Naturally, she fretted over taking such a long time away from work. I empathised. I wouldn’t feel so great about needing to take so much time off, either.

But what we didn’t feel the need to mutually fret about was how our bosses would take the news. We knew they would understand. Their reactions to such a lengthy, untimely absence didn’t even warrant a conversation.

Truly, one of the most pleasant culture shocks since arriving in Germany was this empathetic approach to sickness in the workplace. Not only are employees encouraged to go home if they are unwell, but they are actually given sufficient time to recover if necessary. Under Germany’s healthcare system, employee’s salary will continue to be paid in full for up to six weeks (Entgeltfortzahlung), and after that, 70% of their salary (Krankengeld). This means that in the already stressful situation of prolonged sickness, money woes won’t enter the equation.

As previously chronicled in this column, my new doctor in Berlin handed me a two week sick note unsettlingly early into my probation period. At such a crucial stage in my new venture, I wasn’t sure what was really making me feel worse: the illness itself, or the crippling guilt and fear that my bosses would be mentally harbouring reservations, concerned that their new hire was a slacking hypochondriac.

Given that my illness was depression, it made for an unsettling period of self-doubt – would they understand that I was genuinely incapacitated?

When I broke the news to my boss, I couldn’t believe what I was hearing: only to come back when I was absolutely better. She was genuinely kind, reassuring, and sympathetic, making it clear that her concern rested genuinely with my wellbeing, and not my ability to rush back to work as soon as possible.  

“I want you working at 100% and nothing less!” she said.

To this day, I still believe her compassionate approach was one of the key factors which aided my recovery.

This set a startling contrast to what I’d experienced working on home soil. For example, like many students, I balanced academia with part-time work in retail. Some weekends, I would take to the tills while snivelling, shaking and coughing, too fearful that my boss might think I was just another hungover student to dream of phoning in sick.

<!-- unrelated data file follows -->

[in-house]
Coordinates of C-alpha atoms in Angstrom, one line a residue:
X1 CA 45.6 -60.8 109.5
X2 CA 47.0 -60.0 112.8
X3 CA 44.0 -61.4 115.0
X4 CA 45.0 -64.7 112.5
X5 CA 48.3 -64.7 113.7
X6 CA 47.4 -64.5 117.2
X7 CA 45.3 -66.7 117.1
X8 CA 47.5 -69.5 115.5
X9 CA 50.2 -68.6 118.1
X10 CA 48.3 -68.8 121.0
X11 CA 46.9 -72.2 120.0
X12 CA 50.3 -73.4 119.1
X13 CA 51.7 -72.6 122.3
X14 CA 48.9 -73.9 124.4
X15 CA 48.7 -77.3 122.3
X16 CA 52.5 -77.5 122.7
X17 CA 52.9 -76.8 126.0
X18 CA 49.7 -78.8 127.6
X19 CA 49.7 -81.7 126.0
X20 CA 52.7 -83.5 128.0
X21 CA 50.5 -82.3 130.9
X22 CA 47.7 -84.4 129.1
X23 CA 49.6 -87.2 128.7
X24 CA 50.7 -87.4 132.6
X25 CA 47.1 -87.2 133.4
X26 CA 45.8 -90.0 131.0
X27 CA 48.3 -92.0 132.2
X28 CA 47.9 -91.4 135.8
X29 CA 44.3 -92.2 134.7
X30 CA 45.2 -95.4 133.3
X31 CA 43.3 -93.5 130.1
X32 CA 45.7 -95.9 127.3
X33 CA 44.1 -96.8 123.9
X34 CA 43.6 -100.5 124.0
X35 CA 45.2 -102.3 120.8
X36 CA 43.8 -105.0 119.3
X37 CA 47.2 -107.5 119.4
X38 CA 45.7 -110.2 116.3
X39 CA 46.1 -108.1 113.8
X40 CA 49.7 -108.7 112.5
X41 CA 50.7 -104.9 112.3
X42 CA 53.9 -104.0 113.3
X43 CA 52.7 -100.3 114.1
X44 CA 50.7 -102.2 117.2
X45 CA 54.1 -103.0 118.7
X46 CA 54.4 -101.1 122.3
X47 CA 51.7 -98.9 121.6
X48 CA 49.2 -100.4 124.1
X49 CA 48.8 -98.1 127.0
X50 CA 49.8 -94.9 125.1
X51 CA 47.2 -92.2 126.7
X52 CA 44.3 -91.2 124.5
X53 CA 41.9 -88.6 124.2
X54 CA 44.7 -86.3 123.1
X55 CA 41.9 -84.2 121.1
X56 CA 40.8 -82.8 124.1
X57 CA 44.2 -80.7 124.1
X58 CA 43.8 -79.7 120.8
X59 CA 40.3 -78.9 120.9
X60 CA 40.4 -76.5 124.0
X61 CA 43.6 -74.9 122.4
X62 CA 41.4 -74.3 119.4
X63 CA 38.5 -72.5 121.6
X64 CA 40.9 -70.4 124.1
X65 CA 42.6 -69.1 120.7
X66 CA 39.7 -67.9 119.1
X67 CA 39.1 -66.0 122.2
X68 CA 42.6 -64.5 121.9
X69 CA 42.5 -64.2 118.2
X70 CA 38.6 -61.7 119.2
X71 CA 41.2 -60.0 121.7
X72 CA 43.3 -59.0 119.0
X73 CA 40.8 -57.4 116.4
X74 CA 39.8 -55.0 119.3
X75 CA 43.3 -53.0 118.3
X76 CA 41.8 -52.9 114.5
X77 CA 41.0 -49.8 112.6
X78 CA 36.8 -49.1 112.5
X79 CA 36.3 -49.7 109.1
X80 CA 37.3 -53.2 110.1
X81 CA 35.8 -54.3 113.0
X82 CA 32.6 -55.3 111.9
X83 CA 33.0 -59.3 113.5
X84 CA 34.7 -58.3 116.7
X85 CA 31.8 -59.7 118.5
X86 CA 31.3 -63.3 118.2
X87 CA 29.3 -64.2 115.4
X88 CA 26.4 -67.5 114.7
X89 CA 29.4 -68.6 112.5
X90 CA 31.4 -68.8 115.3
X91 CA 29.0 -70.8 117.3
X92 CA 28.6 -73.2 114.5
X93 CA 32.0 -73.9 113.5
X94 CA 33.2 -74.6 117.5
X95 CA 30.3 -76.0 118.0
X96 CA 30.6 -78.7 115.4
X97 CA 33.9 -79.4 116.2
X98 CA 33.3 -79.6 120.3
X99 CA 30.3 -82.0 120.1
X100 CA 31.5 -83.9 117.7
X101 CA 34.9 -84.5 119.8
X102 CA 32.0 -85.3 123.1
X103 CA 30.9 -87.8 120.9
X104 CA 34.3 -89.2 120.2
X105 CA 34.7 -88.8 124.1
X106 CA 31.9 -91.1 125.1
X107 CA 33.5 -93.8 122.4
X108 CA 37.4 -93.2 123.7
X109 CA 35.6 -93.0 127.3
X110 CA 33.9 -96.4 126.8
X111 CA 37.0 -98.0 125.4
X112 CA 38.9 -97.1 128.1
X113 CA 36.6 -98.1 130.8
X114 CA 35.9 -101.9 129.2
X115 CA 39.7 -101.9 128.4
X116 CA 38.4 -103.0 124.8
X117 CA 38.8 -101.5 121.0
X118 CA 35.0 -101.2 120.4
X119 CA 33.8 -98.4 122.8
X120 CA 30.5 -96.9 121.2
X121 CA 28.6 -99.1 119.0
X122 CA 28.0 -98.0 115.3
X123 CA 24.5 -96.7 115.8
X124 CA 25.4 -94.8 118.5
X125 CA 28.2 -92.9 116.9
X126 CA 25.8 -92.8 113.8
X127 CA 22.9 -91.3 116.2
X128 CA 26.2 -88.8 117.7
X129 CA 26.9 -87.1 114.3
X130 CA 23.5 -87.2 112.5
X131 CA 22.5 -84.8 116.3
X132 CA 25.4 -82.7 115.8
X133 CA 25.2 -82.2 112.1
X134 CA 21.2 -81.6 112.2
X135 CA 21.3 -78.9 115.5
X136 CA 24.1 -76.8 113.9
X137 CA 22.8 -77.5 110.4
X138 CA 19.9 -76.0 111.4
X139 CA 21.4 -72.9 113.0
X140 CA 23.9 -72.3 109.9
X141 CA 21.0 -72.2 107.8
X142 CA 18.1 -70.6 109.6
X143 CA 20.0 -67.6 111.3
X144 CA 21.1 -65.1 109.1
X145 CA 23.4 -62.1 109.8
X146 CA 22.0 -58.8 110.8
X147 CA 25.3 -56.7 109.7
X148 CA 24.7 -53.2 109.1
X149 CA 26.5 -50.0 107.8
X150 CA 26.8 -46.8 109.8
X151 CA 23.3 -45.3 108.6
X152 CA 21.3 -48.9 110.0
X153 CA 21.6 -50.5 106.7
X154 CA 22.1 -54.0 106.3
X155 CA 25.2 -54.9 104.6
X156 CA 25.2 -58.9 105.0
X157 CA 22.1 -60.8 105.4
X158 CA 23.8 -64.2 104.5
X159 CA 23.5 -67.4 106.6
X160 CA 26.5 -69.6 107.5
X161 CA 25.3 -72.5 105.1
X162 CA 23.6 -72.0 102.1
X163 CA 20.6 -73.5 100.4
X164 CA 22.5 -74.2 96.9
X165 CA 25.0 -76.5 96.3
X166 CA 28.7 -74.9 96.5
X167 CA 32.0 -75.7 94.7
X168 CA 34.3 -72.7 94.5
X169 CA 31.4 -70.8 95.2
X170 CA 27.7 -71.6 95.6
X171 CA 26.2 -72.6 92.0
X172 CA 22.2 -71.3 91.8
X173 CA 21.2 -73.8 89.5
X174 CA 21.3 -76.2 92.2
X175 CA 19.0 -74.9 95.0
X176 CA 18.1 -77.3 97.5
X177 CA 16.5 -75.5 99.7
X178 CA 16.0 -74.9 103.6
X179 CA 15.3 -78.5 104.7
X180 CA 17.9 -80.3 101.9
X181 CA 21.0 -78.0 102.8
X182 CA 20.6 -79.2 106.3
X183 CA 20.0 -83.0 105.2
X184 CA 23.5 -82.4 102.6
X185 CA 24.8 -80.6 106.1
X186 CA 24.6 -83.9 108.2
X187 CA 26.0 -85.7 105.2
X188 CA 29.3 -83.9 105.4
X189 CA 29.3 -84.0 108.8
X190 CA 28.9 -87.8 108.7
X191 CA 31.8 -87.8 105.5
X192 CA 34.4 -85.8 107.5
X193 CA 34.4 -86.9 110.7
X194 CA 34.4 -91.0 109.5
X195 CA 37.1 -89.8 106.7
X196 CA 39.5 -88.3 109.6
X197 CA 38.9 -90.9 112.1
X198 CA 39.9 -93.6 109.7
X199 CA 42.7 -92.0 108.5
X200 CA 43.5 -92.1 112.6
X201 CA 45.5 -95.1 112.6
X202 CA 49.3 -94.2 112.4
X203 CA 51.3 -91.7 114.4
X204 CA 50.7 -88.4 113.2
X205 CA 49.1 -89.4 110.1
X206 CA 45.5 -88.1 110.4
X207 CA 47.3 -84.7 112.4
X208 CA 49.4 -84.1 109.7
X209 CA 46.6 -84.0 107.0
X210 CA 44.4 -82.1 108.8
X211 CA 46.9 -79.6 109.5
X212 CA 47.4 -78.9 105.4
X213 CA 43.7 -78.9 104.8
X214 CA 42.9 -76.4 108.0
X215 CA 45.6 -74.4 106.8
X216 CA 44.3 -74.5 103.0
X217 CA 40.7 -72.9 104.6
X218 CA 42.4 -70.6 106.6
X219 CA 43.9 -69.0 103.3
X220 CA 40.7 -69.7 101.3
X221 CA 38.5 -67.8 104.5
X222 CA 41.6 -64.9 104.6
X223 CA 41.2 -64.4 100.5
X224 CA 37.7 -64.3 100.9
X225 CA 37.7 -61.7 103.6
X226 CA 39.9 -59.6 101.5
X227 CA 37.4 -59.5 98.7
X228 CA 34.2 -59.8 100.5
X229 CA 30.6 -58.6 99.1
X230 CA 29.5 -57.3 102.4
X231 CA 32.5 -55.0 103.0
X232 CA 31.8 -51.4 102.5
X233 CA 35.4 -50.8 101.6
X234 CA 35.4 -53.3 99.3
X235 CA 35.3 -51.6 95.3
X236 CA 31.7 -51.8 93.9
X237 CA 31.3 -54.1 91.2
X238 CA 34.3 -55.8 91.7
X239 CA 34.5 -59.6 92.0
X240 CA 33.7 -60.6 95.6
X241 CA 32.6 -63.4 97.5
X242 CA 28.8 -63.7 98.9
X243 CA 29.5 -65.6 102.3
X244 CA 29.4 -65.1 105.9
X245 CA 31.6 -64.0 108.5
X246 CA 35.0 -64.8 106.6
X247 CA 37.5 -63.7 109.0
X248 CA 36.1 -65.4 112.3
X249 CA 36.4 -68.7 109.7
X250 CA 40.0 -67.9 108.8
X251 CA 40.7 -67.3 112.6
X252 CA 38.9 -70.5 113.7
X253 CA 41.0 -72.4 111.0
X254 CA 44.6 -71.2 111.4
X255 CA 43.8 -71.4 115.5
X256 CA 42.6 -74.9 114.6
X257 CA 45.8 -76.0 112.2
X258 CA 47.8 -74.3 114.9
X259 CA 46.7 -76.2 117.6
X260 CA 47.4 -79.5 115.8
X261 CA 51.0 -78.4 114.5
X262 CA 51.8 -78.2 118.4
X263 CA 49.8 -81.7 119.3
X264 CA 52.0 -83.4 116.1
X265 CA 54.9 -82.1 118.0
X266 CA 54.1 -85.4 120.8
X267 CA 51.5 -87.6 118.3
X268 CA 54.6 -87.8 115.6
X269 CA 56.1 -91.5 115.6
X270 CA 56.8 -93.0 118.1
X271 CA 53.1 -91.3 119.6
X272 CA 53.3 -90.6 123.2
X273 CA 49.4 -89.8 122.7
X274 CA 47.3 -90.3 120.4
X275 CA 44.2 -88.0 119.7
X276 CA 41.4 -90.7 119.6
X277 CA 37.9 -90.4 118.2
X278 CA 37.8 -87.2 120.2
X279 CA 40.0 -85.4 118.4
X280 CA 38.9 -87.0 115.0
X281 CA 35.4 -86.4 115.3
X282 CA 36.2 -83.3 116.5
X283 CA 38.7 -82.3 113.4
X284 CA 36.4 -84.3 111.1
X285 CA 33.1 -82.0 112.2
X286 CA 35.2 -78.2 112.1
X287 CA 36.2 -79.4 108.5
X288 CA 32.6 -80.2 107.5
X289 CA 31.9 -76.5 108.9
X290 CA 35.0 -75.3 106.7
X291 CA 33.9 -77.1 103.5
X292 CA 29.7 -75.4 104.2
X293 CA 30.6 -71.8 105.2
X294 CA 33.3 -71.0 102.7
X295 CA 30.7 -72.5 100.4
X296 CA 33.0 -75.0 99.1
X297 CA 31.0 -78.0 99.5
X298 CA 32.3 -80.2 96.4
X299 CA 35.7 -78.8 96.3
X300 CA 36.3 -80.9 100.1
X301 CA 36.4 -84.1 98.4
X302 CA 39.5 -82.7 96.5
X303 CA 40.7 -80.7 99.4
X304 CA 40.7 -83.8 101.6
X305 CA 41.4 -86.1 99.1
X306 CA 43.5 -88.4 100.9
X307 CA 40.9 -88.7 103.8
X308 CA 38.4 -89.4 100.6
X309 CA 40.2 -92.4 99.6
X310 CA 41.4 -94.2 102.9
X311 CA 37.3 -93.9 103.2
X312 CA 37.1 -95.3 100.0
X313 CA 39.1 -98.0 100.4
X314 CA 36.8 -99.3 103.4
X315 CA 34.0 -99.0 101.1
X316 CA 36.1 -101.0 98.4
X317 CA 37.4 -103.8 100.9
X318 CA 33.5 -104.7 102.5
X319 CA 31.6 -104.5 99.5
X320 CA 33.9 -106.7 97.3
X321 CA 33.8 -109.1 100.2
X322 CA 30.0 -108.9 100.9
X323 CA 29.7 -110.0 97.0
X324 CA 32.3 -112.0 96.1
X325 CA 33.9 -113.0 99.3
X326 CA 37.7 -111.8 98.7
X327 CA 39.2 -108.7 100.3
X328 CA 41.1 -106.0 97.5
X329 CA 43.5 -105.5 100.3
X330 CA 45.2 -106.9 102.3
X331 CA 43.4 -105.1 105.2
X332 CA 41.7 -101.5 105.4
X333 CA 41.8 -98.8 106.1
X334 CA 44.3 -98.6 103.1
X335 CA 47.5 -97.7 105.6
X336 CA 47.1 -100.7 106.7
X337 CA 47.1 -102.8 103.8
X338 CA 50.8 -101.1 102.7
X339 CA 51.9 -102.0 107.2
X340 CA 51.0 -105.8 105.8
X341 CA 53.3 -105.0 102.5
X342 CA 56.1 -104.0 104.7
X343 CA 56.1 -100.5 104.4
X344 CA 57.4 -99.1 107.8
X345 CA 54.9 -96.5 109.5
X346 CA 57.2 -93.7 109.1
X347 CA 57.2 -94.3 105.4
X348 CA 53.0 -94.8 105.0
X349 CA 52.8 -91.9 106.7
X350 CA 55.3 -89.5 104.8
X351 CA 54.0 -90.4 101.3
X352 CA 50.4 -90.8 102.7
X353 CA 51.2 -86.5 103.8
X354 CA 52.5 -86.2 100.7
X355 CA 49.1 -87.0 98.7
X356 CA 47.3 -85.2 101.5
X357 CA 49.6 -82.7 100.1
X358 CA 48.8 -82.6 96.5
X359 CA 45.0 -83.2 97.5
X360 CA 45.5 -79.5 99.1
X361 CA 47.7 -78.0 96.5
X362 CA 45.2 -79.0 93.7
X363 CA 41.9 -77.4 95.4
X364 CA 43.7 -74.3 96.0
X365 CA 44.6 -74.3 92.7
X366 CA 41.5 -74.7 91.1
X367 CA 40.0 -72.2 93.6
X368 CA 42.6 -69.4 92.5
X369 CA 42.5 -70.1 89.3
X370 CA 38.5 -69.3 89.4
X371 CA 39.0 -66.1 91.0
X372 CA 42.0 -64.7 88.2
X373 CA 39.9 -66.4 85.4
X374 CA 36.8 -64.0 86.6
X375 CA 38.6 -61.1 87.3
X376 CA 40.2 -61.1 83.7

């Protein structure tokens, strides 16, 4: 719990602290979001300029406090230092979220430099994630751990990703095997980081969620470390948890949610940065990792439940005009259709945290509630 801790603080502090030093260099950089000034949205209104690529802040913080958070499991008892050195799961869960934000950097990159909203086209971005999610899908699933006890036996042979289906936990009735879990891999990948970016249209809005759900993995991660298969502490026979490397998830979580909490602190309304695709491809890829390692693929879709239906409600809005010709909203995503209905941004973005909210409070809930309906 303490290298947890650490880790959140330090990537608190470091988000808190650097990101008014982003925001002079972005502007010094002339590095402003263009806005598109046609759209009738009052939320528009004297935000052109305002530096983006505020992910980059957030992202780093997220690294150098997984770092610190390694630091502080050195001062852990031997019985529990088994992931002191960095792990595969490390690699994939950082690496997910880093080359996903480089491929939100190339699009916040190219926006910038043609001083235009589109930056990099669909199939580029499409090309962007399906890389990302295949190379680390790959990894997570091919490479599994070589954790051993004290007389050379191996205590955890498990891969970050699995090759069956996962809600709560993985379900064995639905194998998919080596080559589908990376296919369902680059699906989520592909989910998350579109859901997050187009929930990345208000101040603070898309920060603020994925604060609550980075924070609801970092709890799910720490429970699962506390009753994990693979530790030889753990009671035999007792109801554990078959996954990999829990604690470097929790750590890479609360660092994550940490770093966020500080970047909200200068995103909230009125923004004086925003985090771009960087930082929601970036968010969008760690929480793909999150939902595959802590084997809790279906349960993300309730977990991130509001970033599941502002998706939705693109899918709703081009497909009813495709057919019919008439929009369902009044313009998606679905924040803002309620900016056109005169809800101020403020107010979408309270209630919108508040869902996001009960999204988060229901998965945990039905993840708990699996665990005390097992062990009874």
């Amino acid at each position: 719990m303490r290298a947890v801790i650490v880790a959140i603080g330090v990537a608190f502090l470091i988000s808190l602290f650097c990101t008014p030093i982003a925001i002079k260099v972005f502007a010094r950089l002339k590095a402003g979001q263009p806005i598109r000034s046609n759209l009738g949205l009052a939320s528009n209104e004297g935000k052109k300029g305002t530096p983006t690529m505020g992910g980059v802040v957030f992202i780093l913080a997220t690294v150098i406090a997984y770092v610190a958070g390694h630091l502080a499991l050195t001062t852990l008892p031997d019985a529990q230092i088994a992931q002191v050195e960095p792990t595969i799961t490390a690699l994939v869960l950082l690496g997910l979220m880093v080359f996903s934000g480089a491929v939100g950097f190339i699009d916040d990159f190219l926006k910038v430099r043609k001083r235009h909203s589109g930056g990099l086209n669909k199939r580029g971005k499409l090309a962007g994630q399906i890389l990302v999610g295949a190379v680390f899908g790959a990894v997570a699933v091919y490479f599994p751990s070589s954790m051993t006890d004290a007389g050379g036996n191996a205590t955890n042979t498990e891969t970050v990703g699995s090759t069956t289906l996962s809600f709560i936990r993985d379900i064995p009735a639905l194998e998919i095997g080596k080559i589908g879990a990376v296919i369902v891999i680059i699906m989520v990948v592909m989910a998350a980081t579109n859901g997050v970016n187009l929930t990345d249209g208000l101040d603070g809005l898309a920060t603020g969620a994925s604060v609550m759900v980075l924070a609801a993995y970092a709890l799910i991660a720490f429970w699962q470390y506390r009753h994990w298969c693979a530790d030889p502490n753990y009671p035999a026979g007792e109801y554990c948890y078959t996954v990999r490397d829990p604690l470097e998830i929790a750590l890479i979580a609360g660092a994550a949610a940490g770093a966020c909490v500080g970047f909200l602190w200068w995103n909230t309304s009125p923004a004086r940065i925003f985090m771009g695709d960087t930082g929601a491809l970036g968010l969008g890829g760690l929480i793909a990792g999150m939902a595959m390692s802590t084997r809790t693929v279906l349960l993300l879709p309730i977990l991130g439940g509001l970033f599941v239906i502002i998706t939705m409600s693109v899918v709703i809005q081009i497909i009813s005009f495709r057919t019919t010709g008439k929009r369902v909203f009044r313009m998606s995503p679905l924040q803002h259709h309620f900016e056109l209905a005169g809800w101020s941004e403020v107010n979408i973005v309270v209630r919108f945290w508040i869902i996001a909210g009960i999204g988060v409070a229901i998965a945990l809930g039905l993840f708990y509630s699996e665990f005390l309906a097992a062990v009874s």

I had watched the adult role models around me adopt the same typically British, “stiff upper lip” attitude throughout my life, too. Taking a sick day was reserved only for illnesses which were legitimised by a doctor’s note. You either manned up, or maybe you just weren’t that determined a worker.

My refreshing experience isn’t unique to the young, progressive company I currently work for. Many friends and colleagues have shared similar stories of being sent home at the hint of the sniffle, or received tactful messages suggesting afternoons be taken off after spending just a bit too long in the office toilet.

One British friend recently shared how her boss reacted when she began to show signs of burnout, following a stressful period at work and at home.

“It was obvious I wasn’t doing well. I didn’t feel good about mentioning that I was losing sleep and couldn’t concentrate” she mentioned.

“But he told me to take holiday if that’s what I needed – even if it had to be last minute. He encouraged me to fly back to the UK to be with my family, but also to seek medical advice if concentration was really becoming an issue, just in case it might be anything more serious”

Understanding and aware of the repercussions of stress on the mental health? Memories of being coaxed into work with flu suddenly seemed far away for both of us. It also turns out that burnout is taken seriously by doctors in Germany, which challenges the more British notion of sickness only counting if you’re entirely bedridden.

Whether this attitude is motivated by genuine humility or just hyper-awareness of germs, the stark contrast in approaches to sickness in the workplace was an unexpected but pleasant surprise after moving. It subverts one of the greatest myths in British working life: that coming to work sick is the virtue of a grafter. Seriously – with one of the largest, most robust economies in the world, Germany clearly suffers no great ills for allowing its workers adequate time to recover from sickness.